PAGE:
By David Sheppard, Emma Farge and Jonathan Spicer
NEW YORK (Reuters) - A day after oil prices plunged an unprecedented $12 a barrel, a New York trader sat on the steps of the dormant oil futures pit, playing a word game on his tablet computer.
Back to business as usual for floor traders, a vanishing breed in a market now dominated by machines and algorithms, a fact that some of them say worsened one of the most shocking -- and baffling -- trading sessions ever.
On the waterfront of Manhattan's southern tip, veterans of the New York Mercantile Exchange's (NYMEX) pits recounted how the crash reminded them of the heyday of the trading floor.
"Yesterday was organized chaos down on the floor, it was right back to the old days," said Chris Kenny, crude oil options trader at Lloyd Group. "The size of the move was almost unprecedented and you could see it all there. Greed and fear, that's what this job is all about."
Action in the options pit was still lively, they said, reminding them of the jostling and jousting of days gone by.
Miles away from the emotional rollercoaster that marked Thursday's puzzling rout, the new breed of computer traders counted their profits in anonymous offices across the country.
High-frequency and algorithmic traders, comprising half the oil market, seem to have weathered Thursday's mayhem without breaking a sweat, unlike many of the new breed who took a beating in the stock market "flash crash" exactly a year ago.
"We continued to trade normally and be involved in the market the whole time, no differently than the day before. We didn't change our risk parameters or our model parameters," an oil futures trader at an proprietary algorithmic trading firm told Reuters.
Unlike with the stock market's "flash crash," few old-school traders blamed the algos for the fall, although some did blame them for the end of a way of life that aided both transparency and liquidity in an often opaque market.
"When you get massive electronic long-liquidation like that the price just moves rapidly. It wouldn't have been the same on the floor," said Bob Penny, an individual trader of crude oil and sugar who has been in the business for 31 years. "You didn't get price vacuums there. Funds don't try and finesse it -- when they decide to sell they just hit it."
While conventional wisdom would have suggested buying on the dips in such a seemingly illogical and abrupt decline, computer programs said otherwise as the fall continued.
"If you'd followed conventional wisdom... you would have got killed," said Jeffrey Grossman, President of BRG Brokerage.
Analysts at investment bank Credit Suisse said automated trading probably did play a role in the fall.
"We believe the magnitude of the correction appears in large part to have been exacerbated by algorithmic traders unwinding positioning."
Many oil trading veterans returning to the NYMEX building on Friday swapped war stories of the previous day. Many still work out of booths and offices at the NYMEX, where open-outcry trading has withered due to the rise of electronic trading over the past decade.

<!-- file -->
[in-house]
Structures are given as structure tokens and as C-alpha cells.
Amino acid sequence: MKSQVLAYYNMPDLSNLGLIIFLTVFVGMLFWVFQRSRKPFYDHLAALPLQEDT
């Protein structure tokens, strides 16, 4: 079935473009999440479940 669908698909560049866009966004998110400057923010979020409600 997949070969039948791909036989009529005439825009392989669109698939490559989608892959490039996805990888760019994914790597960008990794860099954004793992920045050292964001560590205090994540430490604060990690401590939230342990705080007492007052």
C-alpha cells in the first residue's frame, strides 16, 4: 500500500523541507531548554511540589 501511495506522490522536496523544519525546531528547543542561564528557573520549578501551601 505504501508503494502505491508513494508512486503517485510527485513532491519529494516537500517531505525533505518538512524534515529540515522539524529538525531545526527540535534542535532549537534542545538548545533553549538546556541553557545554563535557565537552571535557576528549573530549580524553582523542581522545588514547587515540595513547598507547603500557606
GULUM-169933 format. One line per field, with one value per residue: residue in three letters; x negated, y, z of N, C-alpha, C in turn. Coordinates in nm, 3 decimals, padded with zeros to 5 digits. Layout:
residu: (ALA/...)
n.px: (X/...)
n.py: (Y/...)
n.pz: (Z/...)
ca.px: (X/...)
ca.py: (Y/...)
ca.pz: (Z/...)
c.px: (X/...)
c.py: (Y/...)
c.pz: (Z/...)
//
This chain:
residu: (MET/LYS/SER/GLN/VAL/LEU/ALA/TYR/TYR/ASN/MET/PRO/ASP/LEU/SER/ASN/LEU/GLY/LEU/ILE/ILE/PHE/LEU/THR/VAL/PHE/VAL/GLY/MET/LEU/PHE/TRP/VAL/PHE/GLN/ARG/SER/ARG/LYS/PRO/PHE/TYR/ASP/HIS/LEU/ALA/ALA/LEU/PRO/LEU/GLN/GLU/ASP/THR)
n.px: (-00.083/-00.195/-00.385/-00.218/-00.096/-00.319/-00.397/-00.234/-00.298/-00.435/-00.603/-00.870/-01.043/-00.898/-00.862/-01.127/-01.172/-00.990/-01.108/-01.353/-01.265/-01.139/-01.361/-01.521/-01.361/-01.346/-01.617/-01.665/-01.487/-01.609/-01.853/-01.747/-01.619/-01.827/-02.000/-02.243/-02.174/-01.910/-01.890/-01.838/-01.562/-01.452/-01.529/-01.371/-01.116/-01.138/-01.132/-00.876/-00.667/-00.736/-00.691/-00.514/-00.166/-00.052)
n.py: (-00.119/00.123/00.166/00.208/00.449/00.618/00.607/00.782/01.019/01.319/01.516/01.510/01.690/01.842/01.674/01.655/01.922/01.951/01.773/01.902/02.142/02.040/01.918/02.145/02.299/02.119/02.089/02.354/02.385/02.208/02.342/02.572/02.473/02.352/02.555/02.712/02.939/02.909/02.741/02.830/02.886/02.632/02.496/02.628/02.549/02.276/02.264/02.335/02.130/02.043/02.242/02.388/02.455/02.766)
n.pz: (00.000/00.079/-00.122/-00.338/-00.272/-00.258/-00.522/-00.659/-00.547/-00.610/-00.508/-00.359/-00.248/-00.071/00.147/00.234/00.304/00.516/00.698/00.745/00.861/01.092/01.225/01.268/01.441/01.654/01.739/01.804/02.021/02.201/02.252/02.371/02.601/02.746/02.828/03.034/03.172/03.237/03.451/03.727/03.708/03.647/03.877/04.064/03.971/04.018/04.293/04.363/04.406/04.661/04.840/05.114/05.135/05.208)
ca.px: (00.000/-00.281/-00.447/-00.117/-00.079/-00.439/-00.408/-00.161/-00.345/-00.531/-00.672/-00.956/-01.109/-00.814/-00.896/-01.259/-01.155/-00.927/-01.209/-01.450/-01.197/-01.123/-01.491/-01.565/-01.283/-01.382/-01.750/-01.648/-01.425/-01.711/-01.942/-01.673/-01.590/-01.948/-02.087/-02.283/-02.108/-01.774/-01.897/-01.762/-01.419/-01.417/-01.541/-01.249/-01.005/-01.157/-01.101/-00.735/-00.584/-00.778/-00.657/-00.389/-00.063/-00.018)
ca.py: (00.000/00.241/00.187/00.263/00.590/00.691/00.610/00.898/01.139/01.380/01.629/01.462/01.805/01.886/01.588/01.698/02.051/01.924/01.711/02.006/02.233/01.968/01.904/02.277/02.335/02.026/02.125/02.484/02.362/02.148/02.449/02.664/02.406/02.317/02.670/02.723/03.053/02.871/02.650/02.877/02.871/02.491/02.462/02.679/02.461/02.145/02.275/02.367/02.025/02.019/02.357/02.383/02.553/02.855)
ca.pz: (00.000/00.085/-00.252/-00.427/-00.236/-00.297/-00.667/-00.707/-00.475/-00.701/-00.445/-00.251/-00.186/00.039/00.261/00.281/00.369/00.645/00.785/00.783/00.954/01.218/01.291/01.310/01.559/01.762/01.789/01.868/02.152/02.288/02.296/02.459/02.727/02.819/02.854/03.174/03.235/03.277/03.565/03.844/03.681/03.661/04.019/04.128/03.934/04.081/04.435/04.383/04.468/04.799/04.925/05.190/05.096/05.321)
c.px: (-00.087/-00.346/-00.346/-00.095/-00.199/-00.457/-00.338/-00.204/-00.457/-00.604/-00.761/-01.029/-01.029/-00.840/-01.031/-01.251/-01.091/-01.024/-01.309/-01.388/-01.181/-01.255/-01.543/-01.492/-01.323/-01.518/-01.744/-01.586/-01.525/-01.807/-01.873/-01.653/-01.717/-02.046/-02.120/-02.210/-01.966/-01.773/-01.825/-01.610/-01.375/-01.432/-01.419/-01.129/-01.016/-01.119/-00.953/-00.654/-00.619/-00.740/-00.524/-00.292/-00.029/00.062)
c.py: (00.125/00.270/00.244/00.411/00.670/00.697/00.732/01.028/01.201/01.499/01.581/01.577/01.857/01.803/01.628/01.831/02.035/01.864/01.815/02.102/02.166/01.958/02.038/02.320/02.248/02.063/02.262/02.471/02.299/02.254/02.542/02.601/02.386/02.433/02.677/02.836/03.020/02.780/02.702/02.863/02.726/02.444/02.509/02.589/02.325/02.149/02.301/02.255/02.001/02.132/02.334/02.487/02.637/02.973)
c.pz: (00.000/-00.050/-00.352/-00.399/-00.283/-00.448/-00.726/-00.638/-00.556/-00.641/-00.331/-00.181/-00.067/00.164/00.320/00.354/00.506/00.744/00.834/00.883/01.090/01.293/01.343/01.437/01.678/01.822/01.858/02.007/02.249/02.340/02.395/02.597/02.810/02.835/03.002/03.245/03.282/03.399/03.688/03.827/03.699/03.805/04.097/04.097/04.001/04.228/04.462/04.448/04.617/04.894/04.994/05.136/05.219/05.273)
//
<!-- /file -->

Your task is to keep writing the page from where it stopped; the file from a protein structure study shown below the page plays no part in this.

The open pit still exists, but only a few thousand lots ever trade there, a fraction of the million-plus that trade almost round-the-clock.
Veteran traders at NYMEX, a unit of CME Group Inc <CME.O>, recalled price swings linked to some of the biggest moments in recent U.S. history, including the 9/11 attack and Hurricane Katrina. The difference this time? Even a day later, most are unable to pinpoint exactly what set off the frenzy.
The bout of panic selling jump-started trading in the oil options pit, which has resisted the migration of volumes to electronic screens. Traders and brokers still stand shoulder to shoulder, communicating complex deals through a series of shouts and hand gestures incomprehensible to outsiders.
Brokers described near chaos in the pit as traders loaded up on $95 and $100 a barrel option contracts to protect against further price falls.
"People were getting their faces ripped off yesterday, everyone was yelling and screaming all day," one crude oil options broker said, who asked not to be named.
The way prices move has changed with trading practices. Lightening-fast, algorithmic traders, known as "black box" players, have multiplied in recent years. Many used to trade open-outcry, yet they are viewed as the antithesis of the old-fashioned pit trader.
Manoj Narang, CEO and chief investment strategist of Tradeworx, a hedge fund that also runs a high-frequency unit, called Thursday a "great day" for his fund, which trades commodity-linked Exchange Traded Funds (ETFs) and stocks.
Narang said that unlike Wall Street's "flash crash" last May, automated trading was not behind oil's plunge. Instead, he cited traders who had gone long-commodities and short the dollar, but were caught out when the U.S. currency bounced up.
"It was a very crowded trade," Narang added.
Even as prices plummeted, oil brokers also stood to gain from the huge jump in trading volumes.
On the sun-drenched plaza outside the exchange overlooking the Hudson River, long-term broker Dominick Caglioti was in good spirits.
"It was great for business because there was a lot of action," he said, extinguishing a cigarette before heading back into the exchange.
"It was still quieter than it used to be, but I guess screens don't yell."
(Reporting by David Sheppard, Emma Farge and Jonathan Spicer; Editing by Jonathan Leff and David Gregorio)